Yeah. Eventually I see it being applied for internal mobility, but also in outplacement. So at the end of the cycle, it’s kind of understanding where someone is with their skills and then giving them on to their next best opportunity. I can see it being used there as well.

Tigran:  14:32

The person taking the assessment should be in control of the data and in control of when it’s shared and who it’s shared with, kind of think of your credit score, right? It’s not like, just because it exists, it’s not like anybody can just go look it up. You’re in control of when you decide to share it and who you decide to share it with. So I think putting the privacy and accessibility of this data front and center is fundamental because the last thing that we would want is assessments being used as a method to really not give you the chance to grow versus giving you the [inaudible 00:15:11] to your own skill set and what you need to do to get better.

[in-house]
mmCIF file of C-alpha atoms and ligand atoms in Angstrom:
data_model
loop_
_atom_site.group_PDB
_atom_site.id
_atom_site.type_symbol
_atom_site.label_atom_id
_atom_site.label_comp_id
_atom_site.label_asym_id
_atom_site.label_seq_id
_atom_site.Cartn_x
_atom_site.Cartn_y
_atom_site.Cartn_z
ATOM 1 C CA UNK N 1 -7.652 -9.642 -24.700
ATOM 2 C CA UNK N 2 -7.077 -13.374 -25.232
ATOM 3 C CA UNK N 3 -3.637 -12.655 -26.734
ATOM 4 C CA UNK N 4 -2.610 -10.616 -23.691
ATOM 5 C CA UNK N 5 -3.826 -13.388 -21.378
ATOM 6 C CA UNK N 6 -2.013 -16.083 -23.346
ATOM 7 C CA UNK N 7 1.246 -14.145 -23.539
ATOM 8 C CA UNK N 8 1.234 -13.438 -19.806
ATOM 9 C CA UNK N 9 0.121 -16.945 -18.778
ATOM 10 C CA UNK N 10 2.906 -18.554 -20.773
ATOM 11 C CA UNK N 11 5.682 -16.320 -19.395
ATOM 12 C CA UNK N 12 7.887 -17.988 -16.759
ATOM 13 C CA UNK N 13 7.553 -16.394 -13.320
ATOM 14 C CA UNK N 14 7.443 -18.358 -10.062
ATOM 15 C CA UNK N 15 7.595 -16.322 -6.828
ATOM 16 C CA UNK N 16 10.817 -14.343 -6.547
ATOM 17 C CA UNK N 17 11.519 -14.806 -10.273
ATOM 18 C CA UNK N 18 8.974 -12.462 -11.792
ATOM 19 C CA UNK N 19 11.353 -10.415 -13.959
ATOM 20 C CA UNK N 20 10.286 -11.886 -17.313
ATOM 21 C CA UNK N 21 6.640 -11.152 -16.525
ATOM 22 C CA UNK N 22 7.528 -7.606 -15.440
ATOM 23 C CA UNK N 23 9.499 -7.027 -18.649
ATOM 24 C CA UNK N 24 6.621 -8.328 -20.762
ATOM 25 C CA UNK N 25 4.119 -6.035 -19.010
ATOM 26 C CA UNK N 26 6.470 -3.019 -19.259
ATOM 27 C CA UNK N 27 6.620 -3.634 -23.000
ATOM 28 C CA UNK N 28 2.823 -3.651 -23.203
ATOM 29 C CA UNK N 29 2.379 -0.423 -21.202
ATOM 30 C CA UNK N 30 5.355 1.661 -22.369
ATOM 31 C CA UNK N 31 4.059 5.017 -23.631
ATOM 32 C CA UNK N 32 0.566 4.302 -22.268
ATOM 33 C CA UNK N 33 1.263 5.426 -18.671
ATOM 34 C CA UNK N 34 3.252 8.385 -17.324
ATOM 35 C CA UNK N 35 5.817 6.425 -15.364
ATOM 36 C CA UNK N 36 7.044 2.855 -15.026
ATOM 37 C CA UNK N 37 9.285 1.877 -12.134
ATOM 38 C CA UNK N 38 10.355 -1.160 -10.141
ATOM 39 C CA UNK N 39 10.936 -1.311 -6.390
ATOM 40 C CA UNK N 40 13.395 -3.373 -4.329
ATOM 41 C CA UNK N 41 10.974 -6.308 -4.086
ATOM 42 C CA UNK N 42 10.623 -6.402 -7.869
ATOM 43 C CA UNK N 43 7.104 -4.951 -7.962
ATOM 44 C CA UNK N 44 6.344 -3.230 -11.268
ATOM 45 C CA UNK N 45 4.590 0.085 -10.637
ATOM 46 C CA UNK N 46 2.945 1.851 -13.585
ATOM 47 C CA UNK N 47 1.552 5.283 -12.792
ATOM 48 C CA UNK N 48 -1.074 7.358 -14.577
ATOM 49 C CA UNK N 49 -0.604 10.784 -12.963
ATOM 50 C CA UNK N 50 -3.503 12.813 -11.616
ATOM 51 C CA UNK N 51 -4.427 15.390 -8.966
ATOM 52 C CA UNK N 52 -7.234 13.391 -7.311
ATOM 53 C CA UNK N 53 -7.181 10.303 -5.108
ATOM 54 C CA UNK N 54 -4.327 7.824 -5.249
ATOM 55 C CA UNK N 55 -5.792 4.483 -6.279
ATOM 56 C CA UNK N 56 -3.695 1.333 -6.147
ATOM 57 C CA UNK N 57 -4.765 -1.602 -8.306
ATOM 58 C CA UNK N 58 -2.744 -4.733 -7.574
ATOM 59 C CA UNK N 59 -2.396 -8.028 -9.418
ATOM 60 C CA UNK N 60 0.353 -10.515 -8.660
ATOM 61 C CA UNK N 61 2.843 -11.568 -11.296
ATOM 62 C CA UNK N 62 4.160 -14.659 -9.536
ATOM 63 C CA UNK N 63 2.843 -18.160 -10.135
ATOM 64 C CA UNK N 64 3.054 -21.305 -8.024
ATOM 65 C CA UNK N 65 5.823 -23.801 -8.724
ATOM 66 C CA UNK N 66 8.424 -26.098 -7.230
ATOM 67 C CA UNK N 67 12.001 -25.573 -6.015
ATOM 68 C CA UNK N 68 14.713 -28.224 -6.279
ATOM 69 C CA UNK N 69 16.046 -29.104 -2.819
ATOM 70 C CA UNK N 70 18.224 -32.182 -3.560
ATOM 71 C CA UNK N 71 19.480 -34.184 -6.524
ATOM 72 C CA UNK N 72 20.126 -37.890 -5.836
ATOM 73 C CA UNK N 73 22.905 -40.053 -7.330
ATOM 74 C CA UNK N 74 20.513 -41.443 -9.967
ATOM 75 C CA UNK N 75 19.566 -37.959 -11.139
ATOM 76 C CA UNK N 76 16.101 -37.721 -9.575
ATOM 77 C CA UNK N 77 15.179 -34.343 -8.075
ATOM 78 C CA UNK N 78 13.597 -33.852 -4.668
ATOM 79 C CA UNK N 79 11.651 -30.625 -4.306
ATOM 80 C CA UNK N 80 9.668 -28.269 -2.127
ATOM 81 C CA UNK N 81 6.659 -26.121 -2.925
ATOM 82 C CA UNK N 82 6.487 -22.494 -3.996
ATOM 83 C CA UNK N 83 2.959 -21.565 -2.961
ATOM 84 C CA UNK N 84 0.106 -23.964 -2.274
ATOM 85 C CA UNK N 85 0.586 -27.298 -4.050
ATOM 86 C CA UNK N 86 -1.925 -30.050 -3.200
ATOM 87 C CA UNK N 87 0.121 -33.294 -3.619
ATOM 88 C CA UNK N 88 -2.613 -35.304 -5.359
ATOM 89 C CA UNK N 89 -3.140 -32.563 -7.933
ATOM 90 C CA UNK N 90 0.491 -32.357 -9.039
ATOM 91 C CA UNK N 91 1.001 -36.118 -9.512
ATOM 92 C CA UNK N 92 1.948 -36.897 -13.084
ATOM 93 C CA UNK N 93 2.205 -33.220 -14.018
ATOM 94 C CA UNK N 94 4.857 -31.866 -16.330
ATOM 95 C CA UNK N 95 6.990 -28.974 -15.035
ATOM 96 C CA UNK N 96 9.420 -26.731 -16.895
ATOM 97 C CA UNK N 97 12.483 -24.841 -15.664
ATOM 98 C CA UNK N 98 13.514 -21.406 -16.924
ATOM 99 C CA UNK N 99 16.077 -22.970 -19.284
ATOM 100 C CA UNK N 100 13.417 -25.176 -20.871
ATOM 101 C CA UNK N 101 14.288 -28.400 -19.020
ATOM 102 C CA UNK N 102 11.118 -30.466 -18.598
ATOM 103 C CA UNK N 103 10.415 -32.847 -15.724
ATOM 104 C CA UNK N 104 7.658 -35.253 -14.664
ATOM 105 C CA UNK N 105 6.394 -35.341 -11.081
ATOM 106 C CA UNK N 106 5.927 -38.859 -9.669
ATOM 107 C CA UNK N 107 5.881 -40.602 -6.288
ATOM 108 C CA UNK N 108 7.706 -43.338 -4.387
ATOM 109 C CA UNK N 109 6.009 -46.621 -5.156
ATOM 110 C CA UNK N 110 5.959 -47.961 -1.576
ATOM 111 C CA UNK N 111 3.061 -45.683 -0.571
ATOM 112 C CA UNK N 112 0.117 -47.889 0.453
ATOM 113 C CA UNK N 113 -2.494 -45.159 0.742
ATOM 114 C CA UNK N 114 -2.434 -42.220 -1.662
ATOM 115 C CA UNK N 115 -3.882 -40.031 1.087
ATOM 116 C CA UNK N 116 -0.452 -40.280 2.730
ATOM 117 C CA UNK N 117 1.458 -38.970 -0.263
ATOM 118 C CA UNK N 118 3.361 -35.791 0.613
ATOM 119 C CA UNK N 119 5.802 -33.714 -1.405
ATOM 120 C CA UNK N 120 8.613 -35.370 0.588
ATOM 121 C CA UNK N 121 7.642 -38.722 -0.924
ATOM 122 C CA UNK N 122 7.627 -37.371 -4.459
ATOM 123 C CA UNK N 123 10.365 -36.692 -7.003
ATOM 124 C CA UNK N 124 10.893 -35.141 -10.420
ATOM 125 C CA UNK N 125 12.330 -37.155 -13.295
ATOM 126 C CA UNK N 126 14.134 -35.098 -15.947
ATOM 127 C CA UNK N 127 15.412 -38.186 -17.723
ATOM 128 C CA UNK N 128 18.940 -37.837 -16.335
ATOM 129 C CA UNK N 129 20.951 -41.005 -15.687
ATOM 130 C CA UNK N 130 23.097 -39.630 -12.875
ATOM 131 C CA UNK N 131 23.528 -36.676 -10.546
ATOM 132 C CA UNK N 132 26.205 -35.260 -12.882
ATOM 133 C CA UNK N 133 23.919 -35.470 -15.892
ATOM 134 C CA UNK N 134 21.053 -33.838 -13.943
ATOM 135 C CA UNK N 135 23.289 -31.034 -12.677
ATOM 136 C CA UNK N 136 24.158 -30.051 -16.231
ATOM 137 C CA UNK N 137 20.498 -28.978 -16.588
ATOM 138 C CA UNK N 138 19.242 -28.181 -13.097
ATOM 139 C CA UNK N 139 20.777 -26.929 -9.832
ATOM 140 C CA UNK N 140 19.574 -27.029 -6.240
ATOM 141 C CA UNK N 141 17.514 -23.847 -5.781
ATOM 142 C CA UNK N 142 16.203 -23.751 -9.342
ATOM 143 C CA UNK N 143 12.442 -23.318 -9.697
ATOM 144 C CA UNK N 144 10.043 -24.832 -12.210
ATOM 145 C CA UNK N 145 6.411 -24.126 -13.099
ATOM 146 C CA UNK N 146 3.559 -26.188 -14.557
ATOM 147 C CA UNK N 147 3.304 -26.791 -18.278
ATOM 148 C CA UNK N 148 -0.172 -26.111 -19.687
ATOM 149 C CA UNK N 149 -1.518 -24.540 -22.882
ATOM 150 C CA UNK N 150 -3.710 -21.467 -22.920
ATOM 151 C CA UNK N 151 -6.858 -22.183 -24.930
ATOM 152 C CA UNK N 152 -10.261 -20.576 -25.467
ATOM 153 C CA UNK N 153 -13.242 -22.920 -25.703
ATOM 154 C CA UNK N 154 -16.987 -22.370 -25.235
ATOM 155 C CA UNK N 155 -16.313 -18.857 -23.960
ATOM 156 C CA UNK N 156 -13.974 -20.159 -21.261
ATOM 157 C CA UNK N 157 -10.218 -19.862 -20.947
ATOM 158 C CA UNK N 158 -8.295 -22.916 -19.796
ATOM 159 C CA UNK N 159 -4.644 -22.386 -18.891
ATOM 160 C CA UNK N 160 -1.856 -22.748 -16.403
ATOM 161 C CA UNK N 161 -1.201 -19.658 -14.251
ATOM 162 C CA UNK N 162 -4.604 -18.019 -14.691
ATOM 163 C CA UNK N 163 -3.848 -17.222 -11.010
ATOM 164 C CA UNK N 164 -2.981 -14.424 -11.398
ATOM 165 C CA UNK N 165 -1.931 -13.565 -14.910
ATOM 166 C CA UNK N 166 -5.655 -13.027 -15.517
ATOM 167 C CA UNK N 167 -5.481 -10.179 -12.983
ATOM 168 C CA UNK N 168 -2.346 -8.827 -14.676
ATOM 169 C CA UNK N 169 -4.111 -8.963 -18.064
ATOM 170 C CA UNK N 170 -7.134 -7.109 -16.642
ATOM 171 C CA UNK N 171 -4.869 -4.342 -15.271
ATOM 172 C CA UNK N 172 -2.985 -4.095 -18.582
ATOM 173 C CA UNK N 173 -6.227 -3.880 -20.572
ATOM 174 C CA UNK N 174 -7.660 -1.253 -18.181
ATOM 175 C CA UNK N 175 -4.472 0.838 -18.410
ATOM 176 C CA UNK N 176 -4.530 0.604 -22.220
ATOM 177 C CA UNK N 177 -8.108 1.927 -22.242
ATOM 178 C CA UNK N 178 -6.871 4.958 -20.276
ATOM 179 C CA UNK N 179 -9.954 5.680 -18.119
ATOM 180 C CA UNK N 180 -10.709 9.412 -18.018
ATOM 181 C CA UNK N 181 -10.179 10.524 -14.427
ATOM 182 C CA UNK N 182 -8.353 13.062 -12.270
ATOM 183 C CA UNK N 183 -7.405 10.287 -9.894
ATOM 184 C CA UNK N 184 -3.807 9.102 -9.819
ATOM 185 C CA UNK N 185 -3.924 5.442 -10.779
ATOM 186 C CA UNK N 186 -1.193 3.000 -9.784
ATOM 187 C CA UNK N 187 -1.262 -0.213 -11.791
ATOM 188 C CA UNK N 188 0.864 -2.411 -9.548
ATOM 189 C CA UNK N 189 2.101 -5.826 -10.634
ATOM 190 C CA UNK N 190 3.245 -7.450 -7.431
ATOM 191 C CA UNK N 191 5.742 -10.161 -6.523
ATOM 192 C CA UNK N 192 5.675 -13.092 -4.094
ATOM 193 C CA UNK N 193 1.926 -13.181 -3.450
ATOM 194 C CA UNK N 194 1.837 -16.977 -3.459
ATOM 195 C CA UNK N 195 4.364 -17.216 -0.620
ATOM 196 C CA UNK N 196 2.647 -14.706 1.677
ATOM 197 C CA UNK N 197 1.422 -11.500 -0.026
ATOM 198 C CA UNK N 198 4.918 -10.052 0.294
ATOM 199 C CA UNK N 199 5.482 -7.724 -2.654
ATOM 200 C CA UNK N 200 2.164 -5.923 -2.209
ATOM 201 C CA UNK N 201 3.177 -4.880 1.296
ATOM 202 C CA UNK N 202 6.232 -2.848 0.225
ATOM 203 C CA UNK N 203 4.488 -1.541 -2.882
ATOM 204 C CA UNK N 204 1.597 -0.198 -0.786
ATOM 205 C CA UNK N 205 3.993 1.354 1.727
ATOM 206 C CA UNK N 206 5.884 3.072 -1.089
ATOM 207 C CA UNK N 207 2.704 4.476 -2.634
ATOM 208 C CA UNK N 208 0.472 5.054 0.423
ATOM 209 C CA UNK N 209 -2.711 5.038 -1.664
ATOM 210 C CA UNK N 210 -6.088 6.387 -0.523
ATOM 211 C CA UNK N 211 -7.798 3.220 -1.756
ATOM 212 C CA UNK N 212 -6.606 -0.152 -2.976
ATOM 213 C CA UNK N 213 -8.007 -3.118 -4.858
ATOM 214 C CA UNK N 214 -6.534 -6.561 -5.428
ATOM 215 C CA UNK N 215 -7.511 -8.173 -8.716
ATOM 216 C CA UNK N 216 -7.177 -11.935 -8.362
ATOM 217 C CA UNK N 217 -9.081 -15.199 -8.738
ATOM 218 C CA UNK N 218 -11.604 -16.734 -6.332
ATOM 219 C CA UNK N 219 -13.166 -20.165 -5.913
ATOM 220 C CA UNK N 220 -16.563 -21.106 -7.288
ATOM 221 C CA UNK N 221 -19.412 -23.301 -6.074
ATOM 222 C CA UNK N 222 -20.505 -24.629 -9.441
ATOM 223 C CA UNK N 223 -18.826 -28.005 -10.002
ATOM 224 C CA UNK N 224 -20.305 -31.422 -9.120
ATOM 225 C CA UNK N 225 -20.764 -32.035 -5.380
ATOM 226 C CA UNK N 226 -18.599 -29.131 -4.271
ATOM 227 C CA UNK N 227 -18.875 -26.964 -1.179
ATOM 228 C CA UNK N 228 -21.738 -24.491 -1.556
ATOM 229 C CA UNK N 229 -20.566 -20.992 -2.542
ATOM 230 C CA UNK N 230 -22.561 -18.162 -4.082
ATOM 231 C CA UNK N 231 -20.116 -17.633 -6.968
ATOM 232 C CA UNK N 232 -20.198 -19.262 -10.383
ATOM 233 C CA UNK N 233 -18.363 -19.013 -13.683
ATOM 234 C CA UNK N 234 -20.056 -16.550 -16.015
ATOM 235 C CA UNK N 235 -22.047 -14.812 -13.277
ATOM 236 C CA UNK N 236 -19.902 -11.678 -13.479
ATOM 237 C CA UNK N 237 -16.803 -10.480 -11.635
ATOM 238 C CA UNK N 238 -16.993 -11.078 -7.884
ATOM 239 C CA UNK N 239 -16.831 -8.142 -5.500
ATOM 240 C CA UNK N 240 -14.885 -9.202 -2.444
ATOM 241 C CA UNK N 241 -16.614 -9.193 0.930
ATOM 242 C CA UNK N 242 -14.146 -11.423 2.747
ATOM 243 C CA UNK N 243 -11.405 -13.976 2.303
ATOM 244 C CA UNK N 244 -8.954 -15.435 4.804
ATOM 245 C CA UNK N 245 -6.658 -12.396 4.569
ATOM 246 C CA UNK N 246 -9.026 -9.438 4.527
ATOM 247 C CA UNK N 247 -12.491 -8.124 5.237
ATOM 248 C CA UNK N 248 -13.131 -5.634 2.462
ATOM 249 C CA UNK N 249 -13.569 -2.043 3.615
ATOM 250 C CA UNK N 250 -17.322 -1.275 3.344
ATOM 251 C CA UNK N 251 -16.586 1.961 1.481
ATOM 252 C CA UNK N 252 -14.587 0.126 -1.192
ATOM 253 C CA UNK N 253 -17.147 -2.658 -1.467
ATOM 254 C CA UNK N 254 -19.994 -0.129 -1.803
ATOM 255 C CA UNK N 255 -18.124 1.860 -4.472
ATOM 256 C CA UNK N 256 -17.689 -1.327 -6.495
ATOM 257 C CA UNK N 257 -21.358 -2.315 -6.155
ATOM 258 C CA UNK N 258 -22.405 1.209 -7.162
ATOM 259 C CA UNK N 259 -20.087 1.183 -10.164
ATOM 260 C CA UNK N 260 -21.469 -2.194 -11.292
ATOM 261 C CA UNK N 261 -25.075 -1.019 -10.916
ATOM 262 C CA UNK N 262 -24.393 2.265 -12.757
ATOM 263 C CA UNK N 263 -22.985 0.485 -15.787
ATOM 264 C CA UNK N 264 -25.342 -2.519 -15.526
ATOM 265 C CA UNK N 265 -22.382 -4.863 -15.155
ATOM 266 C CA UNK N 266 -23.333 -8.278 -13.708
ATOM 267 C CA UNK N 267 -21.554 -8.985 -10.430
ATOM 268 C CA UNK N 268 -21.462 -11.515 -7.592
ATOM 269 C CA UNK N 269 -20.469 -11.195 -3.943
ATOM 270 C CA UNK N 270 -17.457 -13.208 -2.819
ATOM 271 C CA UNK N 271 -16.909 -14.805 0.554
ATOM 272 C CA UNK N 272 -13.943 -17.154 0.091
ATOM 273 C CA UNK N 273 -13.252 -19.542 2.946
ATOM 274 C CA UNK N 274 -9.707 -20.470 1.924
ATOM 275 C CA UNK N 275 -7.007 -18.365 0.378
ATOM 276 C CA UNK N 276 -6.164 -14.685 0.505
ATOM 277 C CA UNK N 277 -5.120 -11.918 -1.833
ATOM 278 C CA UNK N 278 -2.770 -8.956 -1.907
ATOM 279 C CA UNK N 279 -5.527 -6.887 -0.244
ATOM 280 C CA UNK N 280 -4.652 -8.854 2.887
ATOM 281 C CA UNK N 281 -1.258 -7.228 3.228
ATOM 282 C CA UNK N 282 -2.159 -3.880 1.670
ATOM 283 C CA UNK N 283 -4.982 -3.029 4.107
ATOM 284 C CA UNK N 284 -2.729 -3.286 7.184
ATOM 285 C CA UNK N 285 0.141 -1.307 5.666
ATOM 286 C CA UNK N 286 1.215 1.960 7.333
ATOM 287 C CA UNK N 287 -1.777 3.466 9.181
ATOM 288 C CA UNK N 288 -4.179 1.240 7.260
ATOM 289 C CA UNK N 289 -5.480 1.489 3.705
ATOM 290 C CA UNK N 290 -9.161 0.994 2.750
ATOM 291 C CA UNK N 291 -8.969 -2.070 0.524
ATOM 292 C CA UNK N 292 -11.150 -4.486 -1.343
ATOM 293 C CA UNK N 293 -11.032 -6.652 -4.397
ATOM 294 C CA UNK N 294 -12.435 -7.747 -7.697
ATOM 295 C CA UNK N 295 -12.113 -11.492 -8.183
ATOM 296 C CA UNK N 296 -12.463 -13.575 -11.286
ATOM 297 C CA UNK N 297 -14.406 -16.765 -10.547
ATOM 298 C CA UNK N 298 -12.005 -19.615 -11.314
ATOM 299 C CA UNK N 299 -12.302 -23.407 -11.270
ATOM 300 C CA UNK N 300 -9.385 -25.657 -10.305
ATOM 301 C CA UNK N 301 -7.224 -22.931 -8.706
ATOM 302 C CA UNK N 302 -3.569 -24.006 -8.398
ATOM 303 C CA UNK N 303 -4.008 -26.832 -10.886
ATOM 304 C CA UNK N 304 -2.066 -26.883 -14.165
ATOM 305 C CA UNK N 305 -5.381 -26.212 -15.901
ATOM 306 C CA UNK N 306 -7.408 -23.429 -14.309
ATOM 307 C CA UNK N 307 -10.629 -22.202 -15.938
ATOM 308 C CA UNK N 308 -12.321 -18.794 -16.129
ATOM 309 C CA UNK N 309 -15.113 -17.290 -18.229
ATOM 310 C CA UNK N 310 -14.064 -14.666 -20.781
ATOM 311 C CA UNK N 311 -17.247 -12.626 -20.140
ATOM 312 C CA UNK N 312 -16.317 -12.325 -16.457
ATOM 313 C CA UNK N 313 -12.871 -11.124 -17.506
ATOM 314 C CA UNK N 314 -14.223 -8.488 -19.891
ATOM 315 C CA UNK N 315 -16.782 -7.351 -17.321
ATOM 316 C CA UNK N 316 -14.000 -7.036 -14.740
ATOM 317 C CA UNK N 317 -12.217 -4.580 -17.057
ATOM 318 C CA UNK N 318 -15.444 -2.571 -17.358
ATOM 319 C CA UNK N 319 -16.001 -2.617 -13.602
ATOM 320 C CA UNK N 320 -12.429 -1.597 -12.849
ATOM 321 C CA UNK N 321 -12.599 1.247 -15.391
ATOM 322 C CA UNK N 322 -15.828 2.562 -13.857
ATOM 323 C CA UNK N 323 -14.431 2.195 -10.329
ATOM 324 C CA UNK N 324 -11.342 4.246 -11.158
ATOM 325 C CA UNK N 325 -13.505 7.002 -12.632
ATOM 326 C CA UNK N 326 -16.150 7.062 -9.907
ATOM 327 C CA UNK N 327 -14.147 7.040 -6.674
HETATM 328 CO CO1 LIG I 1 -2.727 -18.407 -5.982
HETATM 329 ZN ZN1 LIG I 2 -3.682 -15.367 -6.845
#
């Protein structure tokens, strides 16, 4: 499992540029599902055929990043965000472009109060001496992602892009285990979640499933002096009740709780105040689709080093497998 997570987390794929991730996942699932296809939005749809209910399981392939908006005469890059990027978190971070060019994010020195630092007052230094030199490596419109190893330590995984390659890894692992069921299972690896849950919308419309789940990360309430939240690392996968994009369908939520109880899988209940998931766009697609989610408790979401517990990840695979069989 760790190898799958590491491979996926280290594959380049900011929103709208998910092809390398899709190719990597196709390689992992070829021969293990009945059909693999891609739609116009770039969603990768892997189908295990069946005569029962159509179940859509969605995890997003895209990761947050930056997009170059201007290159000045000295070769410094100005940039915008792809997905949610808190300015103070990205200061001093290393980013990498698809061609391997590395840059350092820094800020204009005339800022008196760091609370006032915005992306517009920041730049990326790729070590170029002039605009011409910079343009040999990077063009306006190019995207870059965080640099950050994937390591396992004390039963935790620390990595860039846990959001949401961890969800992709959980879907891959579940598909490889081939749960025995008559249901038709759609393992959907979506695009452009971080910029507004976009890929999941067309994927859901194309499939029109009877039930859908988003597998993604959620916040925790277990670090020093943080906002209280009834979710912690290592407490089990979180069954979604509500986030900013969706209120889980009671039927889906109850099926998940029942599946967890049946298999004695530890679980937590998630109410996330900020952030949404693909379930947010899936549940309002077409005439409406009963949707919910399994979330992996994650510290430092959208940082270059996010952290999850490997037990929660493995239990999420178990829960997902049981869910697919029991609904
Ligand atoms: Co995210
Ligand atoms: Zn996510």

William:  15:13

Yeah, that helps the candidates fill in again. You can work on your strengths and get stronger. You can fill in on some of your weaknesses, you can make all kinds of choices, but it’s yours. It’s just like your, I love it, the credit score analogy, because it really fits. Take us into a simulation. So let’s go deep now that we understand at least from another perspective, we kind of get it. Take us into any one of your favorite ones. Just take us into a simulation and explain to the audience what the candidate goes through, but also from a recruiter and hiring manager, what they see as well.

Tigran:  15:46